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New leadership in Wells as longtime city manager retires

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Wells City Manager

Longtime Wells City Manager Jolene Supp has retired, and Jordan Tilley was sworn in this month to replace her.

WELLS – A year and a half after Wells City Manager Jolene Supp told the City Council she would like to retire from her job, a replacement has been selected.

Two job searches locally and nationally resulted in Jordan Tilley being chosen. He started on Nov. 1.

Tilley graduated from law school and public administration from the University of Idaho at Moscow and holds a public administration degree. He grew up in Bountiful, Utah, where most of his family still lives, and has a brother living in Elko.

This month Tilley has been working with Supp to learn about all the projects, grants and plans that she has been working on. He said he was surprised at the number of projects in the planning phase that are now on his desk.

Supp had been Wells’ city manager for 22 years and has set the city on good financial footing with potential prospects for the future. She has also faced unforeseeable disasters during her career, both occurring in February of different years.

On Feb. 23, 2008, a 6.1 earthquake centered about eight miles north of town on a previously unknown fault occurred at 6:15 am. The quake shook up the residents and heavily damaged most of the brick buildings in the old section of town on Front (Seventh) Street. The remains of the buildings and the debris were later cleared away and now the parcels are vacant.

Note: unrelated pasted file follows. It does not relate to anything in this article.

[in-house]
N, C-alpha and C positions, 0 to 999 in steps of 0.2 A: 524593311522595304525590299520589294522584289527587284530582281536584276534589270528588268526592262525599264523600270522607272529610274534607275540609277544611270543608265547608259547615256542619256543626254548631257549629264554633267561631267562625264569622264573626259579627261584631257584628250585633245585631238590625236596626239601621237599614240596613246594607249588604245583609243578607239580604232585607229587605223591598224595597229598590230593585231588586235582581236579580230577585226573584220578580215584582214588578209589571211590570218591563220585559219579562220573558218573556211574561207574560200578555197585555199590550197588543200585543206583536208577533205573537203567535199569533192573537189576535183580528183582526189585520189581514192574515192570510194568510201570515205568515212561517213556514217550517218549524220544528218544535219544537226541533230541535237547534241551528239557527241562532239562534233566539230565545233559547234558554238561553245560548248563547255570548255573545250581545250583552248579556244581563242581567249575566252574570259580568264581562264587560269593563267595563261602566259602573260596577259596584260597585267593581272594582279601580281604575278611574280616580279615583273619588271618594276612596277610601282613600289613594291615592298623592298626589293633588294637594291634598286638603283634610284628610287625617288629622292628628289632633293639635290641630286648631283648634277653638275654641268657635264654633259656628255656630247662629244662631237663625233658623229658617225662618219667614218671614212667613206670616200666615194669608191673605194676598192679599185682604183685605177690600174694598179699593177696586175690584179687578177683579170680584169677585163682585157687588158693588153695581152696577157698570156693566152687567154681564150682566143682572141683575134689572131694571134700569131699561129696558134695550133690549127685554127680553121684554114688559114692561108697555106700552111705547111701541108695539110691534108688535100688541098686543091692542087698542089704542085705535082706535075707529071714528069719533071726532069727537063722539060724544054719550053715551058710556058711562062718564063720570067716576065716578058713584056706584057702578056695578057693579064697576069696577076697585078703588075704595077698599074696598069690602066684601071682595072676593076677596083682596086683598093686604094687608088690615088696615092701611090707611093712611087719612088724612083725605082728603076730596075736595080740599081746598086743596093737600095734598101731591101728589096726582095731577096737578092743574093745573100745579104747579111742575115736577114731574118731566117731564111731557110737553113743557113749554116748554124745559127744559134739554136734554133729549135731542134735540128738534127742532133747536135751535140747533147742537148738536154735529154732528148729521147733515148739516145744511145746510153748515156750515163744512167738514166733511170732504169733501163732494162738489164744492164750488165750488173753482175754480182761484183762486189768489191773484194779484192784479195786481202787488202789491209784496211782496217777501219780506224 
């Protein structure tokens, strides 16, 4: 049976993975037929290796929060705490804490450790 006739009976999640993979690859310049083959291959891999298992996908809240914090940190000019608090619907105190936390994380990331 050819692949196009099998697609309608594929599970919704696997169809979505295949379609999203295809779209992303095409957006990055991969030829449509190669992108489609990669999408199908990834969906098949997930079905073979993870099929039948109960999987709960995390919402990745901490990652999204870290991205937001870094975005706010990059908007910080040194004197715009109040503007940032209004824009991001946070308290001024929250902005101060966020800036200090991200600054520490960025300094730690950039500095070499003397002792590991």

When asked how she handled this disaster, Supp said the help came to her in the form of church groups, volunteers and construction companies. Human capital rose to the task and “this was gratifying and comforting. We made lemonade from lemons,” she said. With grants and government aid Wells now has a new City Hall, Municipal Swimming Pool, and Public Works Building, new buildings with no debt.

Nine years later, in February 2017 a “hundred-year flood” hit the east end of town. After an early spring thaw and warm rains, the drainage ditches and culverts on the east side of town were not able handle all the water. The flooding hit most of the businesses on east Sixth Street and continued flowing to the railroad tracks that became a dam holding back the waters.

Again, volunteers came to help with cleanup, and Supp went to work contacting the state transportation department and the railroad to help with repairs and to improve drainage in this area.

Supp also worked to improve Wells with paved streets and better water and sewer systems. Her efforts have placed the city on good financial footing by building revenue resources and setting up a five-year plan to continue improvements such as the airport and the heavy industrial park.

Jordan Tilley, coming in with “new eyes,” will continue the work of promising projects. One of them is to bring natural gas from the Ruby pipeline 20 miles north of the Wells for commercial and residential use.

Tilley will continue to promote this as well as the Redevelopment Agency that covers most of east Sixth Street to the intersection of U.S. Highway 93, where new businesses are ready to move in.


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